“But who are the goons, specifically?” I pressed. Goons emphasized what goons don’t do. “They don’t really talk, because they don’t have anything to say. They just breathe and are peaceful. Even though [goons] are big people they are mellow…like angels.” Offering not just a new vision of humanity, but of communication, the goons reference perhaps the inefficiency of verbal communication, elevating the felt and gesture to a higher plane. Goons explains further: “Goons don’t necessarily talk very much, they just communicate without talking.  They represent communication but not [necessarily] verbal communication…” True enough, a goon painted on a three foot by four foot piece of paper, glued to a cardboard base and torn to create more balance, was placed in an alcove above the stairs to the lower level of the gallery. The alcove had an unfinished piece of plywood at its base, and the raw goon, done “like my street pieces” Goons noted, was nestled in. In the vibrations from the air, the steps of viewers, and the music, it very gently swayed back and forth, quietly breathing.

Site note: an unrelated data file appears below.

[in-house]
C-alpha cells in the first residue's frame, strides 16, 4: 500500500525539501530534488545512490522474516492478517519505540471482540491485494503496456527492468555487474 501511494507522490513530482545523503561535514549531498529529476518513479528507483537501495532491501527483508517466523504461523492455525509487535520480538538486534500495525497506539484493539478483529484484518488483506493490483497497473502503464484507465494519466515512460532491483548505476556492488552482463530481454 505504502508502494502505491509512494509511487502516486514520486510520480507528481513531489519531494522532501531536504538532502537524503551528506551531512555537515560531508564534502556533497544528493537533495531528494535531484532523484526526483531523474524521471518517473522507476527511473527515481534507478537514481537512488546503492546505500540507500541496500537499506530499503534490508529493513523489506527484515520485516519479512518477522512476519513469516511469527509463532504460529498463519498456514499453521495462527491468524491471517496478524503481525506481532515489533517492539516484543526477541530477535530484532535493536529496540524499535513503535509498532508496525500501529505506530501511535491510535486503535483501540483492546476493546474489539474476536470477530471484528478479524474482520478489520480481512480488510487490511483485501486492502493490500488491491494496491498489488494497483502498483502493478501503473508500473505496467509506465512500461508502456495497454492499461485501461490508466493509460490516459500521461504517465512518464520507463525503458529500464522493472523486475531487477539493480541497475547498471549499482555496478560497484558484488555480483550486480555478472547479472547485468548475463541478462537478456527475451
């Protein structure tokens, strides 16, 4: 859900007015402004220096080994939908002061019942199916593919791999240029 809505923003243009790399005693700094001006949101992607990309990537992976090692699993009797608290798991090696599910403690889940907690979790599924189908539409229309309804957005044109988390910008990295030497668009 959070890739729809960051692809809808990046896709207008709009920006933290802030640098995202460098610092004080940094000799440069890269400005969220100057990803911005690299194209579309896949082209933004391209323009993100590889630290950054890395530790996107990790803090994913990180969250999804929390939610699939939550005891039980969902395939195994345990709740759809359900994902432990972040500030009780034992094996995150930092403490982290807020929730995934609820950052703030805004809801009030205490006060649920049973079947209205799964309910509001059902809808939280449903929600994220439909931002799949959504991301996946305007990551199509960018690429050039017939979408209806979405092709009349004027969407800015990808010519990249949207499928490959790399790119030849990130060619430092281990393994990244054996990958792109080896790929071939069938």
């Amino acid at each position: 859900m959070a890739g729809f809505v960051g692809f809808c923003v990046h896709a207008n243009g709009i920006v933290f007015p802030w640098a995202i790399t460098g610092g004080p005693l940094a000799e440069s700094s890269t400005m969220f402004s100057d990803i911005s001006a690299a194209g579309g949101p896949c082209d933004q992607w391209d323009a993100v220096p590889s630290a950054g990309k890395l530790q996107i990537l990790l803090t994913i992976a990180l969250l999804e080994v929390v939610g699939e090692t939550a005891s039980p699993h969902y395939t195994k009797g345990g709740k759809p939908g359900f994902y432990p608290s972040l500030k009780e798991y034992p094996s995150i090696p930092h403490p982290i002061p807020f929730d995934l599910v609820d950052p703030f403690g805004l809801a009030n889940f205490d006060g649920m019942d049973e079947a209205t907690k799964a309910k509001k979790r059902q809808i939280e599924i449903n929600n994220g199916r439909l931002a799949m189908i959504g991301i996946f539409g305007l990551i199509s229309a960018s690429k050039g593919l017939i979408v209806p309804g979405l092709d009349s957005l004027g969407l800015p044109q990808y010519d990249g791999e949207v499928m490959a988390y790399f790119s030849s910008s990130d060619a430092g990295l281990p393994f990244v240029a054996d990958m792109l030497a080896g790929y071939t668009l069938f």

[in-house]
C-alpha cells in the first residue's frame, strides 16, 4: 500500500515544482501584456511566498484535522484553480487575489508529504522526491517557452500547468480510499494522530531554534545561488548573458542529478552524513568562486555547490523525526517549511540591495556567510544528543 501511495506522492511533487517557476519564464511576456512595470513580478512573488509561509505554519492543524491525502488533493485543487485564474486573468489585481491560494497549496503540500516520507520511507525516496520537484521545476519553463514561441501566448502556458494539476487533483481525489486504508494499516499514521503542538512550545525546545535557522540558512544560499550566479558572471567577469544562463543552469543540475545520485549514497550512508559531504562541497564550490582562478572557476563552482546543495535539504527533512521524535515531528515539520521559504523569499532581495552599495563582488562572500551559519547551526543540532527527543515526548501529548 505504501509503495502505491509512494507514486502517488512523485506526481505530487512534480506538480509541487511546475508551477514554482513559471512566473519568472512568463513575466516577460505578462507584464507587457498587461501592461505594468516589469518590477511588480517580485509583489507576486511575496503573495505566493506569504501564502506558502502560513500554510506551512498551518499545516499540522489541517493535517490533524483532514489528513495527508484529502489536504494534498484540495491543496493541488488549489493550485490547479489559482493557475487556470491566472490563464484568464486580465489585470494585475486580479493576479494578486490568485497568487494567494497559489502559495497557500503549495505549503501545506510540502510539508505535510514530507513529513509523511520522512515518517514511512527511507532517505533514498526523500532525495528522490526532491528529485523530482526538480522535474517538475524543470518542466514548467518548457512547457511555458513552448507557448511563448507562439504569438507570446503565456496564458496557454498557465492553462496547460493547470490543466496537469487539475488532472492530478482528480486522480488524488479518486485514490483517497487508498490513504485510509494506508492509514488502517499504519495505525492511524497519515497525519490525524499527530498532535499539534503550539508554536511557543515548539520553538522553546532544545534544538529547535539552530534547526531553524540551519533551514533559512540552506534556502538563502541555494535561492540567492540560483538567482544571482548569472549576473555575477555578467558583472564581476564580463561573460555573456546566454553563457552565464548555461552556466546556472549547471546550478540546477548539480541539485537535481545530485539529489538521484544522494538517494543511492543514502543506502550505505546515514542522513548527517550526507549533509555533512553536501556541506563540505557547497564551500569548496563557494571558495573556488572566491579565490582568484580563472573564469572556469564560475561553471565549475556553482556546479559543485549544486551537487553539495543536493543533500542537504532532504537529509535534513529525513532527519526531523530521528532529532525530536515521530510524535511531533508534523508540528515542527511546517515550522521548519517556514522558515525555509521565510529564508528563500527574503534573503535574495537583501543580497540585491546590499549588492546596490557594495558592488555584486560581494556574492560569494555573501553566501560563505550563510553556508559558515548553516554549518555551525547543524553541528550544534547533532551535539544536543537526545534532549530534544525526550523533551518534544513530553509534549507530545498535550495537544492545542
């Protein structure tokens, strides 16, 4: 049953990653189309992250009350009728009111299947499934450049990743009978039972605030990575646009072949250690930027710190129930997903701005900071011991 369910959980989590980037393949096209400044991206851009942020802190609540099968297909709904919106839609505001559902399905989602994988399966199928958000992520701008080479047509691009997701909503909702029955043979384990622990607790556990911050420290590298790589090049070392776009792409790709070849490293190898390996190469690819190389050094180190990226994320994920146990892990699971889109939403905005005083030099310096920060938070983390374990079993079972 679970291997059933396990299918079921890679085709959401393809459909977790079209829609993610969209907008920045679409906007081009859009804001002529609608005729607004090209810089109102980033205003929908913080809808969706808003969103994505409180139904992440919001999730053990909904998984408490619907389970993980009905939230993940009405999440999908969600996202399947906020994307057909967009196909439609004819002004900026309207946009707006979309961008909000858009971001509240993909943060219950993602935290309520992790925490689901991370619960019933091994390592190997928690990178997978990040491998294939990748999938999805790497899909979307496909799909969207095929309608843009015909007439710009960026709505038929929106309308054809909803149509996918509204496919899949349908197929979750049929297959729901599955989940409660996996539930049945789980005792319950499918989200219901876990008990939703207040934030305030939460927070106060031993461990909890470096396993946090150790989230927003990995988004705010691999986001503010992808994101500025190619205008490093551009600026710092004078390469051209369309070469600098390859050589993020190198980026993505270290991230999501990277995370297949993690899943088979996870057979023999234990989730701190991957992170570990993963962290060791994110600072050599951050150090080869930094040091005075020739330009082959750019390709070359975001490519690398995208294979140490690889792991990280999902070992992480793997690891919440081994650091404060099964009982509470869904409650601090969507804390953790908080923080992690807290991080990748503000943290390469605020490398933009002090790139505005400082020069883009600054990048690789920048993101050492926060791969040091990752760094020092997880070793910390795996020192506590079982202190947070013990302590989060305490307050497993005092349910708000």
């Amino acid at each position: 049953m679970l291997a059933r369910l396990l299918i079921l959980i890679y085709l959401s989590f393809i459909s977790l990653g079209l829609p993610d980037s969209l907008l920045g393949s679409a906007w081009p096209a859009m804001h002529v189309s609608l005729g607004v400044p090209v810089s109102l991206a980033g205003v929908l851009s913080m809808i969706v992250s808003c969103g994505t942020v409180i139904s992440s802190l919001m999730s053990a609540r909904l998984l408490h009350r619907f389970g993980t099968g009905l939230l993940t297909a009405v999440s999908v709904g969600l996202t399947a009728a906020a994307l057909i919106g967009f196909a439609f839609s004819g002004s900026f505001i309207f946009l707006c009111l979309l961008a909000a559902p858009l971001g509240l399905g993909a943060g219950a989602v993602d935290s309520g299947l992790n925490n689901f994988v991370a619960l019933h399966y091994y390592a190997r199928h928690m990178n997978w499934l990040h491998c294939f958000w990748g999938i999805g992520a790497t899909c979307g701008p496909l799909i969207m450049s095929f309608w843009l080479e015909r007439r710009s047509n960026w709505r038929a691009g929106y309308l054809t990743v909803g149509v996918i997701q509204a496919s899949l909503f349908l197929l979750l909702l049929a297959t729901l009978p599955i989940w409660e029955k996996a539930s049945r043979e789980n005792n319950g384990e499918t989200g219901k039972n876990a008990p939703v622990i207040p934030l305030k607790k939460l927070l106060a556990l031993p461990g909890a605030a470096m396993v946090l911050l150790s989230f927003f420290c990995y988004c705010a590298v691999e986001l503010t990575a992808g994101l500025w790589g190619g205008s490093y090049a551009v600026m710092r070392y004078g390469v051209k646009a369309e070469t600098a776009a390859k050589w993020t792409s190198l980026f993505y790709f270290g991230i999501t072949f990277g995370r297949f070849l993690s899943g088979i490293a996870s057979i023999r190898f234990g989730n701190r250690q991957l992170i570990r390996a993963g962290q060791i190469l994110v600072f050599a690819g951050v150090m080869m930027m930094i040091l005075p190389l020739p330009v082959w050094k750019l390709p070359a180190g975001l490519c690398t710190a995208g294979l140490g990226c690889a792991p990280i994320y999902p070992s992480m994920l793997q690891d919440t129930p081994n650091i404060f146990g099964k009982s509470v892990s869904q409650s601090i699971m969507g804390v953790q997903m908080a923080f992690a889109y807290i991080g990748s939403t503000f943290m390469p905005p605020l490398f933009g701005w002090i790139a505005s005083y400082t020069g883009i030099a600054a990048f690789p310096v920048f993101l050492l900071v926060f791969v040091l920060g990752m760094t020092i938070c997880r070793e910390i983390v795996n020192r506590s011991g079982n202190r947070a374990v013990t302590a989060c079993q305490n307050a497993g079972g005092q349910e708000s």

Unsolicited, Goons gestured to the fuzzy line between the artist and their work: “All art is a reflection of the artist, and it can be imperfect or perfect…every creature has the whole inside of that…the [goons] lips signify that.” The lips, he added, are “like…a new species.”

Goon Places: Spatial Energetics

By creating “millions” of goons, “each different,” Goons’ characters are visual mneumonic devices that can infuse a variety of urban landscapes. Goons characters are color saturated, electric, and psychedelic. The process of creating goons is also an experiment with energy, embodied memory, and playfulness.

The goons, Goons explains, are “always right outside your eyesight.” In picking a spot to put goons on the street, Goons searches out the most low-grade, run down spaces: